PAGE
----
Day Six

19th september 2007 Aberdeen Tunnels

Or Who let a dead clown in?

We woke and showered, ate some breakfast and got on the road. The journey to Aberdeen was a long one: six hours of travelling through beautiful, super-dramatic Highlands. We stopped in a little village somewhere for hot food in a pub, and once again attracted puzzled looks from bemused locals. Somewhere else we stopped outside a castle for a short while, and spent some time hanging around in the grounds; entry to those was free but the castle itself was beyond our budget. This was a good day.

We arrived at the venue early, so while SohoDolls soundchecked, Deborah and I went off to find a wireless internet connection so we could pick up and answer some emailed questions for a magazine interview that I’m fairly sure was never published. The rest of the band, inspired by the muffin-sharing fanzine writers, snuck into SohoDolls’ dressing room to leave a cupcake and an anonymous letter of love for Weston. When he found it, we all played dumb and laughed at him for having stalkers.

When Deb and I got back to the venue, the cute, purple-haired singer of the support band asked if they could borrow our amps. I’m normally paranoid about letting other people use my equipment as it has, over the years, cost me a fortune to accumulate my perfect set-up. Simon didn’t own a guitar amp, so I let him use my spare, but I refused to let anyone else use them. On the minor league crappy indie band ‘scene’, this is not cool behaviour. We’re all supposed to help each other out by sharing equipment, not just for hippy-dippy all-in-this-together bullshit reasons, but because it’s also more practical when you’ve got three or four bands sharing a bill and 15 minutes change-around time between them. The less gear coming on and off the stage, the quicker it is to get the next band on, plus it’s easier from the sound engineer’s perspective as he only needs to set the levels once. I didn’t care about this – I’d once lent my pride and joy, my Vox AC30, to some scrote in some poxy bloody awful fashionable post-punk band when we shared a bill a year or so previously and the fucker had not only broken my amp, but he didn’t chip in towards the (fucking expensive) repair costs. The wanker. His band were fucking terrible too. In this instance, however, two thoughts clouded my judgement: 1. Simon fancied the blonde lead guitarist, so I had to help my mate out and 2. I felt mean saying no, and she was quite cute, and she seemed really nice, so I gave in. They could borrow both my amps. Halfway through their set, Simon’s amp blew up.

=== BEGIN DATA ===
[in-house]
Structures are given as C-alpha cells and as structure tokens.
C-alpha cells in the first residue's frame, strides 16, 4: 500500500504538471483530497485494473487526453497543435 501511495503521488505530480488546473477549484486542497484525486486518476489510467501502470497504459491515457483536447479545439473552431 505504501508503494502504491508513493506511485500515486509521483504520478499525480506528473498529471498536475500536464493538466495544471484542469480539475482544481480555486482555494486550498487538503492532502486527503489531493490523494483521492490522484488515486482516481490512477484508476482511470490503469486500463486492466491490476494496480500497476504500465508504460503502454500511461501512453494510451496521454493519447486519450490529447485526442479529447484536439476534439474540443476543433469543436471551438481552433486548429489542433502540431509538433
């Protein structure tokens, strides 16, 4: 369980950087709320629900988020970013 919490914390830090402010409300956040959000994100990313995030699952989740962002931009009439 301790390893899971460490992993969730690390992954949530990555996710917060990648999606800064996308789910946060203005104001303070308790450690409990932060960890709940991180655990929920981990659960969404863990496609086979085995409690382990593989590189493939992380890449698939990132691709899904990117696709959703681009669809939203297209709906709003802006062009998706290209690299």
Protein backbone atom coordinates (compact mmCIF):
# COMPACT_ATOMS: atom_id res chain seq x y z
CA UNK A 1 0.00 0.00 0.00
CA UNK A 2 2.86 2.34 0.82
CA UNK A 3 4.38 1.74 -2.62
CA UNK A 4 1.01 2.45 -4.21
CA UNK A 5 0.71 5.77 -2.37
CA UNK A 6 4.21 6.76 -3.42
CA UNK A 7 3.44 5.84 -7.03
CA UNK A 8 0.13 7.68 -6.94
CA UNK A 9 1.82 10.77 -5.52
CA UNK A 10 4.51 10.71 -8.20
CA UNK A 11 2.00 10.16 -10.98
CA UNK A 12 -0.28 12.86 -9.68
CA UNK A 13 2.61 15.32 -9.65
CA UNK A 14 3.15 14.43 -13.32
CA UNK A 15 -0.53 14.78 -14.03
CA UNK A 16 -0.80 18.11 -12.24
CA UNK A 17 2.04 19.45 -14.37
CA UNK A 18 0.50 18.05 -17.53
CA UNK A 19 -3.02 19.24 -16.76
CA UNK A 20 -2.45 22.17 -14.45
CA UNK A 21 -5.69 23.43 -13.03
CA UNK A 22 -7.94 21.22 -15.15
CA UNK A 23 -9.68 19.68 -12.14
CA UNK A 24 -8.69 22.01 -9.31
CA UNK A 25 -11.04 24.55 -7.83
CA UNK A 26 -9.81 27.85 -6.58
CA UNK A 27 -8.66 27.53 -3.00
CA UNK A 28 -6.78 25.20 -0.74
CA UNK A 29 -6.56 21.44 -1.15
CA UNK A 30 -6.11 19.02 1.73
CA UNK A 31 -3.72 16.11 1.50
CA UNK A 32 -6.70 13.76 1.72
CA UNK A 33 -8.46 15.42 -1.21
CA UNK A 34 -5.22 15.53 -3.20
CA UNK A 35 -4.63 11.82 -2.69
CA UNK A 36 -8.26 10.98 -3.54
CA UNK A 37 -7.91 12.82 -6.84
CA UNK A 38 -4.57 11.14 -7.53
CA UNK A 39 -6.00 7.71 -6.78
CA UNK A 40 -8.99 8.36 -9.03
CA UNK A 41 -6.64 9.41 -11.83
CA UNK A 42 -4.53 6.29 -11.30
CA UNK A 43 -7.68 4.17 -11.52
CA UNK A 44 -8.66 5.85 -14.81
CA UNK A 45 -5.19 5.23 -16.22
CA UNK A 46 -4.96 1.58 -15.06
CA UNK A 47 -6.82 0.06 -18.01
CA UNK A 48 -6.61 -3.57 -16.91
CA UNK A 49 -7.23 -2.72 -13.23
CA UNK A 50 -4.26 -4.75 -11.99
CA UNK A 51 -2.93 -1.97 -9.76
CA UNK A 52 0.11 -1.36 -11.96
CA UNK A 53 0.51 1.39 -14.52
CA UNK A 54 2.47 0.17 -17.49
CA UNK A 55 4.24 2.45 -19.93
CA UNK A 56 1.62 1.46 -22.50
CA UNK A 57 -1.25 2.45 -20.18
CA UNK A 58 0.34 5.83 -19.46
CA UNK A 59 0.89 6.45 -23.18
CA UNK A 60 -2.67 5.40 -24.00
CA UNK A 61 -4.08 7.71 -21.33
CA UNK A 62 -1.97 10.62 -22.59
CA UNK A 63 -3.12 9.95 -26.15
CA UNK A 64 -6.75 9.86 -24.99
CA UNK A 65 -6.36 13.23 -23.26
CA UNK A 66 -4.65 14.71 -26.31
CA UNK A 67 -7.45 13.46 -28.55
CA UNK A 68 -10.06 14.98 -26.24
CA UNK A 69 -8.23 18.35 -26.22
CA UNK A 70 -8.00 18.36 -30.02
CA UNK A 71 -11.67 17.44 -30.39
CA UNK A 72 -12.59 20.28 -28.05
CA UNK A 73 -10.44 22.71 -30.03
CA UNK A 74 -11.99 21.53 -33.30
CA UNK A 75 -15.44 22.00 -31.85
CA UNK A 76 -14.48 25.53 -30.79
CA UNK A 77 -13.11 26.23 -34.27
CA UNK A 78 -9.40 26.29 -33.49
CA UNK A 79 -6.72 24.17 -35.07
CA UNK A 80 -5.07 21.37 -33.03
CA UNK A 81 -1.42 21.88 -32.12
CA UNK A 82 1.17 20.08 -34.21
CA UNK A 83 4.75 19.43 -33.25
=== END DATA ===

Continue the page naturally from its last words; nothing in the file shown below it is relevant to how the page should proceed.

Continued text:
For fuck’s sake.

Thankfully, Simon had with him a nifty little device called a Line 6 Pod – a guitar amp simulator used mainly for recording – so when it came to showtime for us he plugged straight into the PA via the Pod. The onstage sound was – surprise! – absolutely terrible, but we actually had a lot of fun. This was great! People danced the whole way through and we played pretty well, considering. It wasn’t just us that suffered from a more ragged sound – even SohoDolls were rawer-sounding than normal, but actually this suited them well. The backing track was almost inaudible, so guitarist Tony’s playing dominated and it turned out he was a bit nifty with a riff. They weren’t happy, but we were impressed.

After the show, everyone was in high spirits. We ripped into the beer and crisps and all three bands bonded in the backstage area. Tony shared his rum out and this kicked off the second part of the night rather nicely. Despite having somewhere to stay tonight (Sam had a friend in Aberdeen), Simon, SohoDolls drummer Paul and I decided to risk a night in the van and pushed on for a spot of dancing. Paul bagged off with a young lady fairly quickly and the music in Tunnels wasn’t that great, so the purple-haired singer from the first band, the soundman and one of the promoters took Simon and me on a crawl of Aberdeen’s nightlife. We got hammered. In every bar Simon and I would march to the DJ booth and demand some Prince. Simon and I were utterly obsessed with Prince. None of the DJs were having any of it, so in the end we sent our purple-haired friend instead. We got some Prince. Huzzah. The next thing I knew we were all part of a larger crowd heading back to someone’s flat and I was stopping to urinate from off a bridge onto the street below while singing the mid-nineties Menswe@r hit Daydreamer.

When we arrived at the flat, we had more booze, some biscuits and acoustic guitars. Someone produced poppers and some idiot decided to play us a bunch of his bloody awful songs. Simon and I carried on talking pissed-up shit over the top of this until the serious singer-songwriter silenced us. We had to listen to the lyrics of this one. It was serious. I laughed out loud. The pompous twat. Everyone else listened to his song. The sheer volume of alcohol I had consumed killed any chance of realising how rude I was being. I didn’t care. I was drunk and this was fun. Acoustic songs were not.

By 5am, the party died and most of our new friends had left. Simon and I grabbed a sofa each and passed out.


About Steve Horry

Comics writer/artist, musician, former DJ.
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